To validate that the audit logging is working as intended we can open the Apigee UI and open a proxy. We then run the following command to validate that there are audit logs created for this action:


Eventarc to route the audit logging events to the eventhandler

Now that we have both the event source and the event handler configured, we can create the eventarc to combine the two components into an asynchronous event delivery pipeline.

For this we need to enable the eventarc API through either the GCP Console or the following gcloud command:


Once the service is enabled, we can create a new eventarc trigger. In the cloud console we create a new trigger with the following information (and follow the suggested role assignments for the service accounts for pub/sub and the compute):

Trigger name: apigee-developer-app
Event Provider: Apigee
Event:  google.cloud.apigee.v1.DeveloperApps.CreateDeveloperApp 
Resource: Any resource
Region: global (because the Apigee control plane is a global service)
Service Account: Compute Engine default service account
Event Destination: Cloud Run
Cloud Run Service: eventarc-handler
Service URL Path: /


Or if you prefer the gcloud version:


We can the look at the the Pub/Sub subscription that was automatically created for the eventarc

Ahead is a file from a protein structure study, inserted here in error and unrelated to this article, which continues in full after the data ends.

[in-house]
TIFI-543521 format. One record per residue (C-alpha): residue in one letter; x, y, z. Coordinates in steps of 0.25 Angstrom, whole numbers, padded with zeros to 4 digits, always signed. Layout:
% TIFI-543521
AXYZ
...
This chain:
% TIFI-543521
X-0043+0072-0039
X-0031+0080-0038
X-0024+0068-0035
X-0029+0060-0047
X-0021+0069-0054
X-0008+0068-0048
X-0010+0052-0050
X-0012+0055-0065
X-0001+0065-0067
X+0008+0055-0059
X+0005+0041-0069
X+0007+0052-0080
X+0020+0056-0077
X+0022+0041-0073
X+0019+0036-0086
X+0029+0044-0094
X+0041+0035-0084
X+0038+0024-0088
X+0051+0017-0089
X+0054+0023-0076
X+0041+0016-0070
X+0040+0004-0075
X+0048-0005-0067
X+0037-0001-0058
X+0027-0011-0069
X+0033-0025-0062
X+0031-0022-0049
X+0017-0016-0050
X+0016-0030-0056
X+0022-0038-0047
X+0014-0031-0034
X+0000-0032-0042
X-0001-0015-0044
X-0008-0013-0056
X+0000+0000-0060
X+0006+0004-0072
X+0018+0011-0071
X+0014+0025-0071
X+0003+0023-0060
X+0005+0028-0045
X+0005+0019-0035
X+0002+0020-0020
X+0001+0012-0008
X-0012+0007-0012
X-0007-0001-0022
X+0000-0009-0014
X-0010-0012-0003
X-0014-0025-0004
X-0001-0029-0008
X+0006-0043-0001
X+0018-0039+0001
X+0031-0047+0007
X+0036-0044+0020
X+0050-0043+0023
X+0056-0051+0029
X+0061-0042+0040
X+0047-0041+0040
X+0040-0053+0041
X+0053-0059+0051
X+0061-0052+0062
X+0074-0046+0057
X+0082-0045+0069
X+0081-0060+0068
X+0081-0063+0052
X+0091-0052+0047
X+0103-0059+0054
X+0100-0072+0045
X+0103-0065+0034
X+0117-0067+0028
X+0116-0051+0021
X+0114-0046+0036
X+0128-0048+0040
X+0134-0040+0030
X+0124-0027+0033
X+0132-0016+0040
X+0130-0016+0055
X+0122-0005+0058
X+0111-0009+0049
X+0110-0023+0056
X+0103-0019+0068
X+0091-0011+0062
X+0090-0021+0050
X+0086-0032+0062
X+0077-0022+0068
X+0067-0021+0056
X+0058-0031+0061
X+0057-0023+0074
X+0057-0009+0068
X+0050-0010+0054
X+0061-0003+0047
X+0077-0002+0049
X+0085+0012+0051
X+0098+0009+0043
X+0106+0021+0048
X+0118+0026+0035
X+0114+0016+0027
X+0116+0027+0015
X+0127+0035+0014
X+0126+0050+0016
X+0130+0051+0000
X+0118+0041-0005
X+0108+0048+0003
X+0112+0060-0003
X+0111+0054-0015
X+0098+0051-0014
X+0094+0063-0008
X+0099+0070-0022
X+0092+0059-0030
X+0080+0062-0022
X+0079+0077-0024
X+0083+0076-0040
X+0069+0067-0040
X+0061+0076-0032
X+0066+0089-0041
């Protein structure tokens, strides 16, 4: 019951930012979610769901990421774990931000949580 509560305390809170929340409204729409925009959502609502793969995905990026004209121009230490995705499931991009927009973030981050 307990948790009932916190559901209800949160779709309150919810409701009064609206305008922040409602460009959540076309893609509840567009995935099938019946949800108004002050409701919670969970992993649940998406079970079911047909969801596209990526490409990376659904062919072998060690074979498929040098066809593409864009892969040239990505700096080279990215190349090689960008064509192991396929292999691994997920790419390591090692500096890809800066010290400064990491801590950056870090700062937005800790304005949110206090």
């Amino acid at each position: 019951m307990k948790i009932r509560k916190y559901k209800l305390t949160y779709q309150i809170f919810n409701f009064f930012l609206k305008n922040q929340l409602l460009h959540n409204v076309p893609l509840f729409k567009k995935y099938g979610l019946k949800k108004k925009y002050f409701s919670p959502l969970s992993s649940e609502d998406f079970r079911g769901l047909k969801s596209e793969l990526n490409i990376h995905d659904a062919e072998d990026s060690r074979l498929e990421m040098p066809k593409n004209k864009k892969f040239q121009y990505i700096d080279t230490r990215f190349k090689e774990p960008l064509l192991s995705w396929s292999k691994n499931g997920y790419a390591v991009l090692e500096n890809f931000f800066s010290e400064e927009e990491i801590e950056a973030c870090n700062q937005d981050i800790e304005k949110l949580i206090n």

And see that the push endpoint is listed as the Cloud Run application we created and specified before.

End to End Validation

From the Apigee UI for the same Apigee organization we can create the following resources:

  1. Create an App Developer under Publish > Developers

  2. Create an API Product under Publish > Products

  3. Create an APP for the Product and Developer under Publish > Apps

We can check the log statement from the cloud event in the Cloud Run logs from either the cloud logging UI or with the following gcloud command:


Which should contain the following log entry:


We can also explore the eventarc executions in the eventarc UI or the corresponding explorer UI:


Apigee-specific use case ideas for Eventarc

Based on the example above the Cloud Run service can now be extended to trigger more useful downstream actions that can be used to asynchronously react to changes in cloud architectures or other resources that are governed by Google APIs.